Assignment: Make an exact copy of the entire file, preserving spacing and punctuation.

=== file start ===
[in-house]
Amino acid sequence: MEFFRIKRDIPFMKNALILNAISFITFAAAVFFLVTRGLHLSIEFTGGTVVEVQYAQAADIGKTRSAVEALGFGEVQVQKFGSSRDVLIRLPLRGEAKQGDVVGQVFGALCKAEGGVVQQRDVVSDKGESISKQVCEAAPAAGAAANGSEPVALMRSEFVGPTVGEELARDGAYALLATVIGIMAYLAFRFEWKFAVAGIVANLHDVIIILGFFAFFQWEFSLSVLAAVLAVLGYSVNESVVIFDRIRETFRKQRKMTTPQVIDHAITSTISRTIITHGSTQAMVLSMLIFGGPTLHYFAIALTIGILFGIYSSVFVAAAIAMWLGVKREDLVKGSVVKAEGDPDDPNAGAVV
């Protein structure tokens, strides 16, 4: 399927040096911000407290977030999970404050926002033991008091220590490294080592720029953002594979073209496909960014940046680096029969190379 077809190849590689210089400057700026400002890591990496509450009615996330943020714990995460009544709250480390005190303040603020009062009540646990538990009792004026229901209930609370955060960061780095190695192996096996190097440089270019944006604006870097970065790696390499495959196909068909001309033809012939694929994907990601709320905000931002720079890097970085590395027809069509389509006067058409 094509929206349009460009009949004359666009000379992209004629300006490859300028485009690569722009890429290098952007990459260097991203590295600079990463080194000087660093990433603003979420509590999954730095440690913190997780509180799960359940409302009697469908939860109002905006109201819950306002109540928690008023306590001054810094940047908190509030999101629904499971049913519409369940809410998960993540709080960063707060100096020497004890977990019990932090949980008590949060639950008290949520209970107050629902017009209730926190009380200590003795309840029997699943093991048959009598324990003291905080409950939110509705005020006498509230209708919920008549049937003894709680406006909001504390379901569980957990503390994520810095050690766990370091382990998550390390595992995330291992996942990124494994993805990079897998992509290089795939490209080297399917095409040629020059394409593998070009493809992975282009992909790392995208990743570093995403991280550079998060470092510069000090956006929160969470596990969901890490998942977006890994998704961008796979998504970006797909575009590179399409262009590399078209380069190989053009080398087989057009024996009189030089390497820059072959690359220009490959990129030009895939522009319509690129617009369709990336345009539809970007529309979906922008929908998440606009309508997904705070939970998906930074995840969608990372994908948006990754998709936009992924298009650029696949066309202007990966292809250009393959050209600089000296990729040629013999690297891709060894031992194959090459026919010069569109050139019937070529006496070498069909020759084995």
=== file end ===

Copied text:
[in-house]
Amino acid sequence: MEFFRIKRDIPFMKNALILNAISFITFAAAVFFLVTRGLHLSIEFTGGTVVEVQYAQAADIGKTRSAVEALGFGEVQVQKFGSSRDVLIRLPLRGEAKQGDVVGQVFGALCKAEGGVVQQRDVVSDKGESISKQVCEAAPAAGAAANGSEPVALMRSEFVGPTVGEELARDGAYALLATVIGIMAYLAFRFEWKFAVAGIVANLHDVIIILGFFAFFQWEFSLSVLAAVLAVLGYSVNESVVIFDRIRETFRKQRKMTTPQVIDHAITSTISRTIITHGSTQAMVLSMLIFGGPTLHYFAIALTIGILFGIYSSVFVAAAIAMWLGVKREDLVKGSVVKAEGDPDDPNAGAVV
């Protein structure tokens, strides 16, 4: 399927040096911000407290977030999970404050926002033991008091220590490294080592720029953002594979073209496909960014940046680096029969190379 077809190849590689210089400057700026400002890591990496509450009615996330943020714990995460009544709250480390005190303040603020009062009540646990538990009792004026229901209930609370955060960061780095190695192996096996190097440089270019944006604006870097970065790696390499495959196909068909001309033809012939694929994907990601709320905000931002720079890097970085590395027809069509389509006067058409 094509929206349009460009009949004359666009000379992209004629300006490859300028485009690569722009890429290098952007990459260097991203590295600079990463080194000087660093990433603003979420509590999954730095440690913190997780509180799960359940409302009697469908939860109002905006109201819950306002109540928690008023306590001054810094940047908190509030999101629904499971049913519409369940809410998960993540709080960063707060100096020497004890977990019990932090949980008590949060639950008290949520209970107050629902017009209730926190009380200590003795309840029997699943093991048959009598324990003291905080409950939110509705005020006498509230209708919920008549049937003894709680406006909001504390379901569980957990503390994520810095050690766990370091382990998550390390595992995330291992996942990124494994993805990079897998992509290089795939490209080297399917095409040629020059394409593998070009493809992975282009992909790392995208990743570093995403991280550079998060470092510069000090956006929160969470596990969901890490998942977006890994998704961008796979998504970006797909575009590179399409262009590399078209380069190989053009080398087989057009024996009189030089390497820059072959690359220009490959990129030009895939522009319509690129617009369709990336345009539809970007529309979906922008929908998440606009309508997904705070939970998906930074995840969608990372994908948006990754998709936009992924298009650029696949066309202007990966292809250009393959050209600089000296990729040629013999690297891709060894031992194959090459026919010069569109050139019937070529006496070498069909020759084995």